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Eddie McReynolds of Starkville helps his 10-year-old son, Reece, develop his throwing skills for a game of disc golf. The McReynoldses practiced together near the Starkville Sportsplex on Sept. 3, 2014. (Photo by MSU Ag Communications/Linda Breazeale)

Children show progress in state's obesity battle

MSU Extension Service

September: National Childhood Obesity Awareness Month…

MISSISSIPPI STATE -- Mississippi’s childhood obesity rates, like the pounds in an effective weight loss program, are slowly coming down.

The Centers for Disease Control and Prevention recently released statistics reflecting a slight improvement among Mississippi high school students. From 2007 until 2009, 18 percent of the state’s high school students were considered obese. That peak declined to 16 percent in 2011 and 15 percent in 2013.

“We did not get into this situation overnight, and it will take as long or longer to reverse the trend,” said Brent Fountain, associate professor of human nutrition with the Mississippi State University Extension Service. “It is definitely good to see improvement.”

Fountain attributed the improvement to educational efforts and to adjustments schools have made in physical fitness programs, lunchrooms and vending machines.

“We can’t point to just one aspect of weight control. It’s been a united effort on the part of parents, school teachers and administrators, as well as local school health councils that have sought the use of available community resources,” Fountain said.

An organized, statewide weight control effort has been underway for years. It includes a 2007 law that went into effect for all public schools beginning in the 2009-2010 school year that required 150 minutes per week of physical activity for students from kindergarten through eighth grade. High school students are required to complete about 70 hours of a physical education program to graduate.

“We have seen schools offering healthier options in their vending machines,” Fountain said. “Many school districts are seeking to use locally produced foods, adding variety and encouraging students to try new foods. It is good to provide exposure to new foods in an attempt to expand palates.”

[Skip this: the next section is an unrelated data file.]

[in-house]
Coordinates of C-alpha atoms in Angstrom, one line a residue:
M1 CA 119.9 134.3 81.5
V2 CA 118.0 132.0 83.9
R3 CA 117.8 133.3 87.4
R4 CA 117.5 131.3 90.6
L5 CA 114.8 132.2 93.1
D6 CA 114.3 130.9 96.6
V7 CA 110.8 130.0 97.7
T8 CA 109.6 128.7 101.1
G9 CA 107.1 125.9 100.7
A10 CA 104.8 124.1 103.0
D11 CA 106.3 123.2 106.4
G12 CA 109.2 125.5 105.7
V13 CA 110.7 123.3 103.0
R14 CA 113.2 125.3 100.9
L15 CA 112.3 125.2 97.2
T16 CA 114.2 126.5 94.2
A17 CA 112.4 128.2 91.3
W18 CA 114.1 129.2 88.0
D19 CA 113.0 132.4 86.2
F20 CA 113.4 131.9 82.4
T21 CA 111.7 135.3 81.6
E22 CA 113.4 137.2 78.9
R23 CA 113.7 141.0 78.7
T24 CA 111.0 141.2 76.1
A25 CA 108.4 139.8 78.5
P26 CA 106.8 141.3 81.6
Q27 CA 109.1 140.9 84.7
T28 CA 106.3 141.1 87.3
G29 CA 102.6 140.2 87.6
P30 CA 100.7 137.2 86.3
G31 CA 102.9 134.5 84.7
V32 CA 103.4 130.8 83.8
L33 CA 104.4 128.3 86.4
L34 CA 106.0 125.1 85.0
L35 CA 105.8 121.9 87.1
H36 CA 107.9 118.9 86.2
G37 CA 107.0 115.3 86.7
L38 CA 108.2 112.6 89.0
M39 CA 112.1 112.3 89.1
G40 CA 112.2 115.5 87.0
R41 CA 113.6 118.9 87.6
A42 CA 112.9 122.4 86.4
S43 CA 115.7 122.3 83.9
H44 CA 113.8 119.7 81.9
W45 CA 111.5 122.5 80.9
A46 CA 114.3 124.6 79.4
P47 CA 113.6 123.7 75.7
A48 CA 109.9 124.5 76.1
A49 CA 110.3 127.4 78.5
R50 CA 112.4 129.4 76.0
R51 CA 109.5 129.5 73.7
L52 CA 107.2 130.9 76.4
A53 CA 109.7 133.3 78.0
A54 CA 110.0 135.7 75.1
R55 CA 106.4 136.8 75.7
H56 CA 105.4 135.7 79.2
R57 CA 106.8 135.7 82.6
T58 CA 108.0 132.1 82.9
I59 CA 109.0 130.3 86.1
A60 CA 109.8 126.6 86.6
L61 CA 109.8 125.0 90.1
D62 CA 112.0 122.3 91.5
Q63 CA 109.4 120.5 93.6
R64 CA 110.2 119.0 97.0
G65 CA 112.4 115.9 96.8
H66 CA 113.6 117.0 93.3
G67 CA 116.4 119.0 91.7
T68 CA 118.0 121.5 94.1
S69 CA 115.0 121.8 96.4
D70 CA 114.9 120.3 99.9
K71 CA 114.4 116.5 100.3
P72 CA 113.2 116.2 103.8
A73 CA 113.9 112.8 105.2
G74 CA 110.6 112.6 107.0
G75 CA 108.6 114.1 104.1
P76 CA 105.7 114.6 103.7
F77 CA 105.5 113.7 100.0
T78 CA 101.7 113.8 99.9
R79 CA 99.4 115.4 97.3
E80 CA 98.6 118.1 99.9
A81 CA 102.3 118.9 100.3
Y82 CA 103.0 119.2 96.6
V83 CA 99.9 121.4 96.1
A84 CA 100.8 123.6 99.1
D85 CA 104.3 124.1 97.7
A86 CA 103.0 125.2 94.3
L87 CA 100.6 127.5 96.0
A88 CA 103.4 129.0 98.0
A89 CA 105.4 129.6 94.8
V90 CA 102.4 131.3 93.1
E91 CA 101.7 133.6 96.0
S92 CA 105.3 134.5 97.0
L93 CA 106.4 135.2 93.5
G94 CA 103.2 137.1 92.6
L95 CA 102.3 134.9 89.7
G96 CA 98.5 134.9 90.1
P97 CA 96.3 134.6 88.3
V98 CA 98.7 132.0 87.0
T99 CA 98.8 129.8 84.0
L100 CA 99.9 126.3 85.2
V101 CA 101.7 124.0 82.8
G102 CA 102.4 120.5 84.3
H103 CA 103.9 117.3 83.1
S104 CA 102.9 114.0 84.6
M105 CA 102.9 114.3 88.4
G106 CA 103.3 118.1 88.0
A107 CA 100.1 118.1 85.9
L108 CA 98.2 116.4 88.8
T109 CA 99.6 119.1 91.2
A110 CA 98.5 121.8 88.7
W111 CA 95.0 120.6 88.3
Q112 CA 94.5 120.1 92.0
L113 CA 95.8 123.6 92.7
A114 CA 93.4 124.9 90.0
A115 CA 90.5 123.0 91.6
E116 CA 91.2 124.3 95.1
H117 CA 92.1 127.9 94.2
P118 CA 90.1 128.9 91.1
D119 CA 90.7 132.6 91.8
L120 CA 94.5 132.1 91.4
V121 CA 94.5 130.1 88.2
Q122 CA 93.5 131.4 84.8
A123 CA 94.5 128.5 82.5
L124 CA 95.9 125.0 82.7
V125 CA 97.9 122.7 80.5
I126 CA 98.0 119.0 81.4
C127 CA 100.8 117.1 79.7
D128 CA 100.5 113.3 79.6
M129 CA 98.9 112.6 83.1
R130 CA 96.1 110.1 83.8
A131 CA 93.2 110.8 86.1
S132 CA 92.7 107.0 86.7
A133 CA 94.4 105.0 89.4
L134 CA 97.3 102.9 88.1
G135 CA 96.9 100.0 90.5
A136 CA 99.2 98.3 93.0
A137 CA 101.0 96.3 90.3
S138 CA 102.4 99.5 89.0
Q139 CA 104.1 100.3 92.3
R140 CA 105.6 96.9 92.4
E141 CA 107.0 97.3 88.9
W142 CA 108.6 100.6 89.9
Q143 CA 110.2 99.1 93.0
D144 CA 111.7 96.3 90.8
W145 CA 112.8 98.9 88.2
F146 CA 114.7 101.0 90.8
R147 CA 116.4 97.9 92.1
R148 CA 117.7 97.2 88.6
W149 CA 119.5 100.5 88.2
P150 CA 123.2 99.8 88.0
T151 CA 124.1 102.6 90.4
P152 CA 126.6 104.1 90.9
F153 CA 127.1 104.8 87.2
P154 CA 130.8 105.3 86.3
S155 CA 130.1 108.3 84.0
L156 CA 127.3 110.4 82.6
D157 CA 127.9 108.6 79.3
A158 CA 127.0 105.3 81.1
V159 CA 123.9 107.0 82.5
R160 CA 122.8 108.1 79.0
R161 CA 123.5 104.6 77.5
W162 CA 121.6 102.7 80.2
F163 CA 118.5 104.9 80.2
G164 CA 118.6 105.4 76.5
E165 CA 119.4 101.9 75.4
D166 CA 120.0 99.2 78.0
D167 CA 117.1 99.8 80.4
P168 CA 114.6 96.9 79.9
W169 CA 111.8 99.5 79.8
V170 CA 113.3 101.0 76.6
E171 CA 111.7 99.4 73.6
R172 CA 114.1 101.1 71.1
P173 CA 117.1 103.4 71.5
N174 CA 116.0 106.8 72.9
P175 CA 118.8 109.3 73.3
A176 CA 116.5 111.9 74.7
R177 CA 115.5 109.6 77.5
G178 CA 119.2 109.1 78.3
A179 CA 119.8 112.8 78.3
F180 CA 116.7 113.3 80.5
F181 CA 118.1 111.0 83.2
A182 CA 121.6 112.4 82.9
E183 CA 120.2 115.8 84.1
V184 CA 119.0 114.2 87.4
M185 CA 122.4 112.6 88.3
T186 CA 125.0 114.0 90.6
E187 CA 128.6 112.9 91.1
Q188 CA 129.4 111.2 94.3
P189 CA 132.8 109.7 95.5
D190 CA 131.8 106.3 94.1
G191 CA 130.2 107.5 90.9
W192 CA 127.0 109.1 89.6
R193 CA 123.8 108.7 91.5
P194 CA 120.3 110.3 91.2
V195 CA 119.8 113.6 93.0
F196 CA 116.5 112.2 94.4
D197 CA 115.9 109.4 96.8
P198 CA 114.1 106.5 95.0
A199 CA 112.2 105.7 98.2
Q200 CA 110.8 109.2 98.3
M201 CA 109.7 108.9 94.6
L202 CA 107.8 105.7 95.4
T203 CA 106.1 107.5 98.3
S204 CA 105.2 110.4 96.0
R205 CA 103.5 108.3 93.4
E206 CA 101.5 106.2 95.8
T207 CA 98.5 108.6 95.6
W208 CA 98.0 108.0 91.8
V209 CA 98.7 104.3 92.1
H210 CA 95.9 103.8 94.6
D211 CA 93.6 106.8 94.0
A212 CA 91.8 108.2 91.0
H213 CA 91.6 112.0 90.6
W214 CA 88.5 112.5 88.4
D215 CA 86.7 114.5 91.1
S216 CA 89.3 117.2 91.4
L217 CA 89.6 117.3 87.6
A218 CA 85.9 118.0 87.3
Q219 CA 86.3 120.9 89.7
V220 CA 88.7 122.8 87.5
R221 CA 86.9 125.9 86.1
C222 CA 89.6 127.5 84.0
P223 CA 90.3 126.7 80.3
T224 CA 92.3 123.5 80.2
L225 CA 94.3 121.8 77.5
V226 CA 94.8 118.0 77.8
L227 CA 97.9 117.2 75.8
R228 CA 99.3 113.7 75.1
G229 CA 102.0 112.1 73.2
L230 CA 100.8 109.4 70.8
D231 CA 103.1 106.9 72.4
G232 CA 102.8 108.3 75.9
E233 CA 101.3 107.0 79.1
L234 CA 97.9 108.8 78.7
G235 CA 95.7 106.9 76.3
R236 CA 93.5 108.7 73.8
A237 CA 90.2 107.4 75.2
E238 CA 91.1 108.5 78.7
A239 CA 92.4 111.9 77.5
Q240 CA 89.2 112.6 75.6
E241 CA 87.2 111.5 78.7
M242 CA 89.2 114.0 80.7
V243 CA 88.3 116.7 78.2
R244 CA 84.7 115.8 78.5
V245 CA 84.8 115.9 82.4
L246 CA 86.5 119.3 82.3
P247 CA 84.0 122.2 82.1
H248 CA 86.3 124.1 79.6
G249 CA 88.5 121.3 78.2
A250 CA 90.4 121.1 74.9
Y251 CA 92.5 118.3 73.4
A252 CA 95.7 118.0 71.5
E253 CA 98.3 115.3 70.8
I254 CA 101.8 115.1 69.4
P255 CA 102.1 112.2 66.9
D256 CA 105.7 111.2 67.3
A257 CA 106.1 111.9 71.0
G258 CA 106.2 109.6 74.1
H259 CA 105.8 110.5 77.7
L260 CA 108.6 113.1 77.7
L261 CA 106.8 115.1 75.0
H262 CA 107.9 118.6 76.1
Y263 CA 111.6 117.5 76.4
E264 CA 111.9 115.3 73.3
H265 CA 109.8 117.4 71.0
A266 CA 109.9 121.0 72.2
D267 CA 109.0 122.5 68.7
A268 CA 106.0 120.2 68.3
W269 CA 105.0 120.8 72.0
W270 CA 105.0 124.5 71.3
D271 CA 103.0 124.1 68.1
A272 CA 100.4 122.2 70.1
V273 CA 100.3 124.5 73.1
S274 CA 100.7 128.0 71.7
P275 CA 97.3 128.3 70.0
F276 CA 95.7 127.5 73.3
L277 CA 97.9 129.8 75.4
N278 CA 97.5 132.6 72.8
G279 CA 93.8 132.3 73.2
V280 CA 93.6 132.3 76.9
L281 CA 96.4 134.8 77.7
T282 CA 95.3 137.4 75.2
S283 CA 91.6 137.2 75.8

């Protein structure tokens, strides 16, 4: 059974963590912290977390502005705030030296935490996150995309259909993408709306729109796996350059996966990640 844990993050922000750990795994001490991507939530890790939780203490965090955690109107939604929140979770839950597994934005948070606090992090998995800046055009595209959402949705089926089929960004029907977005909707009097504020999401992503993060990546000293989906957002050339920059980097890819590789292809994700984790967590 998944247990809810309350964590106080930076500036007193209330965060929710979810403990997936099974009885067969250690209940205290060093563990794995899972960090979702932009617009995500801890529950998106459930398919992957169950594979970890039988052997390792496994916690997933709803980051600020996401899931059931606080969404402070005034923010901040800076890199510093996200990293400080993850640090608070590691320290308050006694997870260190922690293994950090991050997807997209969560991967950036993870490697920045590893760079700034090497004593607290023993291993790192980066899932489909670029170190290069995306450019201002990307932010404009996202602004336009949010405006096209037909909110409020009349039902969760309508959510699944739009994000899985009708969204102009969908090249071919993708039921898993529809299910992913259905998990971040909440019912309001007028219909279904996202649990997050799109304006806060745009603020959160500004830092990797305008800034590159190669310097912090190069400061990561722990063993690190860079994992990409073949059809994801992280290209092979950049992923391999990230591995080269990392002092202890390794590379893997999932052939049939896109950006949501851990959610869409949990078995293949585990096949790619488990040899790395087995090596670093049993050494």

Fountain said one factor in the nation’s weight gain has been the decrease in physical activity.

“Before we became industrialized, people consumed an average of 3,000 calories each day and burned 1,000 calories -- or we ate three calories for every one calorie burned,” he said. “Today, we average 2,100 calories, but we only burn 300 per day, which is a 7-to-1 ratio.

Unfortunately, our overall decline in calories hasn’t matched our overall decline in physical activity. We need to continue eating less, but we certainly need to move more.”

David Buys, Extension health specialist, said people should know all their health numbers, not just their weight.

“Blood sugar, cholesterol, blood pressure and body mass index are all numbers people should know to judge their health needs,” Buys said. “Genetic factors are beyond our control. For example, some thin people have high cholesterol, and some people who are overweight never have a problem with their blood sugar. Still, these are very important numbers to know.”

Buys said parents need to set good examples for their children to be active and make healthy food choices.

“Family walks after supper or extracurricular athletic programs are good ways to be active,” he said. “Parents should not ignore problems as they begin to develop. Health care providers can offer suggestions to help.”

Buys said parents may want to put limits on screentime, including televisions, computers, tablets and smartphones.

“Recommendations are for less than two hours per day in front of a screen,” he said. “We all have to choose healthier options to stay in shape.”

Buys said the obesity epidemic is not limited to Mississippi.

“One in three children in the United States is overweight or obese, which puts them at risk for health problems that used to be limited to adults, like type 2 diabetes, high blood pressure and heart disease,” he said. “This epidemic needs to be addressed to prevent immediate and long-term health impacts.”

September is National Childhood Obesity Awareness Month.

Released: September 4, 2014
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